Homeowners Staying in their Homes Twice as Long as in 2005

Seattle, WA, February 19, 2024-The typical U.S. homeowner has spent 11.9 years in their home, up from 6.5 years two decades ago, according to Redfin. Homeowner tenure peaked at 13.4 years in 2020, just when the pandemic set off a moving frenzy, and has declined since then.

Older Americans staying in their homes is the driving force behind longer homeowner tenure. Nearly 40% of Baby Boomers have lived in the home they currently own for at least 20 years, and another 16% for ten to 19 years. For Gen Xers, more than one-third (35%) have lived in the home they currently own for at least ten years.

Millennials typically stay in homes for shorter periods, largely because they’re younger and partly because they switch jobs more than older generations. Less than 7% of millennials have lived in the home they currently own for 10 years or longer, 13% for five to nine years, and 30% for less than five years. Nearly all Gen Zers who own a home have had it for less than five years, which stands to reason because the oldest Gen Zer was 26 in 2023.

Baby Boomers and Gen Xers have an outsized impact on overall housing-market trends for a few reasons. One, the American population is aging: Roughly 17% of people in the U.S. were 65 and older as of 2020, up from 13% in 2010. Two, they’re most likely to own homes: Nearly 80% of baby boomers and 72% of Gen Xers own their home, compared to 55% of millennials and 26% of Gen Zers.

There are several reasons why homeowner tenure has increased since the early aughts:

  • Older Americans are hanging onto their homes because they’re financially incentivized to do so. Most (54%) baby boomers who own homes own them free and clear, with no outstanding mortgage. For that group, the median monthly cost of owning a home–which includes insurance and property taxes, among other things–is just over $600.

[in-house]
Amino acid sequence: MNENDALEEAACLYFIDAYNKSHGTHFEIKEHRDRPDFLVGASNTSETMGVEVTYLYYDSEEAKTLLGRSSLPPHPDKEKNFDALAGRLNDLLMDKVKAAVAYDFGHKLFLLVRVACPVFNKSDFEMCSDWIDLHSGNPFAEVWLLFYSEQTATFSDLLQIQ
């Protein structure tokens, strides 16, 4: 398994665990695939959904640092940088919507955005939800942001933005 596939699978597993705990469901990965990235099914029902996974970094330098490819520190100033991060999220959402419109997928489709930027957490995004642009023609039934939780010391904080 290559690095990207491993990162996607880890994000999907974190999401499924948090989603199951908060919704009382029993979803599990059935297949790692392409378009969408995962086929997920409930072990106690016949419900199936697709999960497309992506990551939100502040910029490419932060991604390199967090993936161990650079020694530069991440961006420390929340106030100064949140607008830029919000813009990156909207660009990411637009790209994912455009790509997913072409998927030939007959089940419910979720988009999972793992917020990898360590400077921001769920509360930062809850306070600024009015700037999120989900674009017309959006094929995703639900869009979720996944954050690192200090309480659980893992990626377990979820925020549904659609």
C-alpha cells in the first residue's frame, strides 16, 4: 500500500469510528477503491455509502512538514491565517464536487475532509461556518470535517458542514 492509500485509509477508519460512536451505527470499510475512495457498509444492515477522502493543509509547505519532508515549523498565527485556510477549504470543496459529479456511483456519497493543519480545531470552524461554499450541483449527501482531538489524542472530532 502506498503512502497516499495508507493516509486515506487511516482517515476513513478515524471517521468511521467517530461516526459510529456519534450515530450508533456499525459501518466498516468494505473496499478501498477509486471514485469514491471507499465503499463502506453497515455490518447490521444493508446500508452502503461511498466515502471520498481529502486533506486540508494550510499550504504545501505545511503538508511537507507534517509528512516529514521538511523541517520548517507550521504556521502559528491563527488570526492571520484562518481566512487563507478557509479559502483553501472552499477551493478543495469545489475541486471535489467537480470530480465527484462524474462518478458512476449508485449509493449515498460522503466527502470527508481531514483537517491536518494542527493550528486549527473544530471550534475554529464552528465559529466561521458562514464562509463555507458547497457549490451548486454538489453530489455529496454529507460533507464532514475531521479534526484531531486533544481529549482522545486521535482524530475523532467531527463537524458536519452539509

• Nearly all Boomers who do have a mortgage have a much lower rate than they would if they sold and bought a new home with today’s 7%-ish rates.
  • Some state tax systems have policies that make it financially beneficial for people to stay in their homes as they get older. Texas homeowners over 65 can defer property taxes until the home is sold, and in California, Proposition 13 limits property-tax increases.
  • Many older Americans prefer aging in their family home rather than moving to a different house or entering an assisted-living facility: Nearly nine in ten Americans between 50 and 80 years old said in a recent survey it’s important to stay in their homes as they get older. And with medical and tech advancements, it’s increasingly possible to do so.
  • It was cheap and easy to move in the early 2000s. More people than usual were able to get mortgages and buy homes because mortgage-lending standards were loose, which ultimately led to the subprime mortgage crisis.

Lack of homes for sale and high housing costs contributes to people staying in their homes longer, and people staying in their homes longer contributes to lack of inventory and pushes prices higher.

Long homeowner tenure, particularly among Baby Boomers, is an obstacle for young first-time buyers trying to break into the market. A recent Redfin analysis found that empty-nest baby boomers own twice as many three-bedroom-plus homes than millennials with kids. Some young families are turning to new construction, and others are renting homes.

Homeowner tenure has declined slightly each year since 2020 because the pandemic kicked off a moving frenzy, with remote work and record-low mortgage rates leading to more homes changing hands in 2021 than any year since 2006.

Moving forward, Redfin expects homeowner tenure to stay flat or increase slightly for the foreseeable future. Existing-home sales hit a 15-year low last year, with many homeowners locked in by low mortgage rates. While sales should pick up a bit this year, it’ll be more of a trickle than a flood.